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Manzone Barbera d'Alba 2008

Barbera from Alba, Piedmont, Italy
  • WS90
0% ABV
All Vintages
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3.6 9 Ratings
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3.6 9 Ratings
0% ABV

Winemaker Notes

Manzone's Barbera d'Alba comes from the Castelletto Cru on Monforte d'Alba. After harvest in the second week of September, the Barbera goes through a temperature controlled ten day fermentation. The resulting wine is then aged for two months in barrique and then 10 months in steel tanks before being bottled.

Critical Acclaim

All Vintages
WS 90
Wine Spectator
Beautiful and intense, delivering citrus and blackberry aromas. Full and powerful, with a raisiny, rich palate. So much going on here. Juicy and opulent. What young Barbera should be. Drink now.
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Manzone

Manzone, Giovanni

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Manzone, Giovanni, Alba, Piedmont, Italy
Gianpaolo Manzone is the sixth generation of his family involved in the wine industry in the heart of the legendary Piedmont region. Before Gianpaolo's father Armando started making Barbara d'Alba, Nebbiola d'Alba and Dolcetto d'Alba in 1970 in the village of Sinio, the family were well-known farmers and grape-growers.

In 1999, Gianpaolo bought vineyards in Serralunga d'Alba and began production of a Barolo Meriame and Barolo Serralunga. The age of the vineyards in Sinio have an average age of 20 to 25 years, while vines from the Serralunga property range from 25 to 60 years old (the grapes from the oldest vines go into the winery's flagship Barolo DOCG, which are situated in the best part of the famed Meriame area). Gianpolo is the winemaker and vineyard manage for the 10 hectares of vines the family owns in the two towns.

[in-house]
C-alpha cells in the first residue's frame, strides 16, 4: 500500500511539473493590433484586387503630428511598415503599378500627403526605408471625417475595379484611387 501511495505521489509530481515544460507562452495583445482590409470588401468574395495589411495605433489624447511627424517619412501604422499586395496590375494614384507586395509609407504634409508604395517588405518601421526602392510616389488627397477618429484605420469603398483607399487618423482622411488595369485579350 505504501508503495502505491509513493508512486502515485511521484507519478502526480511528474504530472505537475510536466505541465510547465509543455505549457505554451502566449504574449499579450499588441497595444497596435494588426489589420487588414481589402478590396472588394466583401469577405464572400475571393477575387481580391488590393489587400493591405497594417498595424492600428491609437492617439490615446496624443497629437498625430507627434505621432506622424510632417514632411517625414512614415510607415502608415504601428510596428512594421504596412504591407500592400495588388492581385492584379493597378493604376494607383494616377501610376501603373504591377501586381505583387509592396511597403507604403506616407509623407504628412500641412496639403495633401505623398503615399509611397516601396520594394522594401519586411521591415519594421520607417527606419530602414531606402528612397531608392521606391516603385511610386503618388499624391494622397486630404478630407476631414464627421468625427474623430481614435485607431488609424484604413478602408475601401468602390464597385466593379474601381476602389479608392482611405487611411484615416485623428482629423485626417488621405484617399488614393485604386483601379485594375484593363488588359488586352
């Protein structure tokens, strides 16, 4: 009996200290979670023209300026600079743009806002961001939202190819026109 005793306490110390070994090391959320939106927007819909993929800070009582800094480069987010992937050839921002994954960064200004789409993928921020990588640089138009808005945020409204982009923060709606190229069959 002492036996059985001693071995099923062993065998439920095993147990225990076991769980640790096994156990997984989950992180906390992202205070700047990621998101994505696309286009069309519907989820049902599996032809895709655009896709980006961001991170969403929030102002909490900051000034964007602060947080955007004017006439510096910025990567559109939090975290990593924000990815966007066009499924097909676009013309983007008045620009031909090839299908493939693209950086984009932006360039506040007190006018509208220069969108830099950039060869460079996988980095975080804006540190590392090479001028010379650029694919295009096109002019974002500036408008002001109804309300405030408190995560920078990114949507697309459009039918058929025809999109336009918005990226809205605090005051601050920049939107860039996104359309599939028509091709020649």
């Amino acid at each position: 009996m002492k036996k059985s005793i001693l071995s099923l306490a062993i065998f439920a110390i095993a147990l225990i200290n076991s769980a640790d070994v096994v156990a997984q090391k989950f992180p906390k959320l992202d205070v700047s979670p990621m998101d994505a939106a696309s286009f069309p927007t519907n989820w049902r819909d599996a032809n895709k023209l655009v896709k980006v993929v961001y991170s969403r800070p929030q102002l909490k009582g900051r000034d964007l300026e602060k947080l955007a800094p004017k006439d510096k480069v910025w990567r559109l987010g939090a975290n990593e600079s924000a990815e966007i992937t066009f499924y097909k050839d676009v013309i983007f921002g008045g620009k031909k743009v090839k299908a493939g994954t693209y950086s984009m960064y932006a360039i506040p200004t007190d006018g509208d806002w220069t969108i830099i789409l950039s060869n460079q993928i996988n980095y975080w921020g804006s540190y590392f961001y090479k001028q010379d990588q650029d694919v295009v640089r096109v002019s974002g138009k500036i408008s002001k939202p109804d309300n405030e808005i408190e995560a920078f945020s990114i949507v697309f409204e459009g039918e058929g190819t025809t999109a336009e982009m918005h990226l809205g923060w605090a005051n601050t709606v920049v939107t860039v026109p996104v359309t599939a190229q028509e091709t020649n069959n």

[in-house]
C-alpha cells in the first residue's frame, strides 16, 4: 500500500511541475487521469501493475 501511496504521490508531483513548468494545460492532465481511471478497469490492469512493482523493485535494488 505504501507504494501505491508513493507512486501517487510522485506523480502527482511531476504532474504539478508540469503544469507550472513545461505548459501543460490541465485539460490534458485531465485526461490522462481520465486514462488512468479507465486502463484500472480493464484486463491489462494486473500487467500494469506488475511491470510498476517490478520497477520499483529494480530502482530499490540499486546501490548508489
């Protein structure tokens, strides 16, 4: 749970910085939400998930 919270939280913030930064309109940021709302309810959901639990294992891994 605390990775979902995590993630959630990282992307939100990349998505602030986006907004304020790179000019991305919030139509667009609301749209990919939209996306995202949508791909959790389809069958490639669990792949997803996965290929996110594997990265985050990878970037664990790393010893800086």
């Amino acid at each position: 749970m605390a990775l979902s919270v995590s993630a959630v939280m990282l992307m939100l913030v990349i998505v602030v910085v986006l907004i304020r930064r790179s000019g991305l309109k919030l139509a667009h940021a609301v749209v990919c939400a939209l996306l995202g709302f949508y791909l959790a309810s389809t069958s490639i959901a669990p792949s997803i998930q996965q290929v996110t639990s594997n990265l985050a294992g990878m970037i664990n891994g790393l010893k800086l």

Beloved for flavorful red wines, Alba is an epicurean’s dream. The historic walled town at its heart is where growers from throughout the Piedmont region would once go to sell their produce to winemakers and négociants following the harvest, but today it is better recognized as one of Italy’s premiere culinary destinations. Sandwiched between Barolo and Barbaresco, the best vineyards, located atop sunny, south-facing hills, are planted with Nebbiolo. A popular entry-level alternative to its pricier neighbors, Nebbiolo d’Alba is softer and less tannic, ready to drink within just a couple years of bottling.

Dolcetto, one of Piedmont’s more easygoing varieties, is commonly grown here, known as Dolecetto d'Alba, and can often be found casually served in carafes on the tables of Alba’s oseterias and trattorias. These light and smooth wines are meant to be drunk young and with gusto while the region’s more serious wines age. Barbera is planted here as well, and takes on a more powerful, structured personality than that of its counterparts in Asti.

Friendly, approachable, and full of juicy fruit flavor, Barbera produces wines in a wide range of styles, from young and fruity to serious, spicy, and age-worthy. Piedmont is the most famous source of Barbera, but is also planted in the Italian provinces of Lombardy and Emilia-Romagna. It is one of the most successful and lasting remnants of the Cal-Italian movement, grown throughout the state of California—particularly in the Sierra Foothills—and has also found a foothold in parts of Australia.

In the Glass

Barbera is typically marked by red cherry, raspberry, and blackberry flavors backed by a signature zingy acidity and smooth tannins. More complex examples can include notes of cocoa, savory spice, anise, and nutmeg. In warmer New World climates, Barbera is all about the fruit, sometimes leaning towards over-ripe or dried fruit flavors that can give an impression of sweetness to the wine. Old World Barbera can develop intriguing notes of graphite, smoke, lavender, and violet.

Perfect Pairings

Barbera’s prominent acidity makes it a natural match with tomato-based dishes, therefore making it an easy pairing with a wide array of Italian cuisine. It works just as well with lighter red meat dishes, hamburgers, or barbecue.

Sommelier Secret

Most Barbera wines come from one of two villages in Piemonte—Alba and Asti. Though it is difficult to generalize, typically Barbera d’Asti is softer and more elegant with bright, tangy acidity, while Barbera d’Alba tends to be fuller, rounder, and fleshier.

SKRIMA119_2008 Item# 107842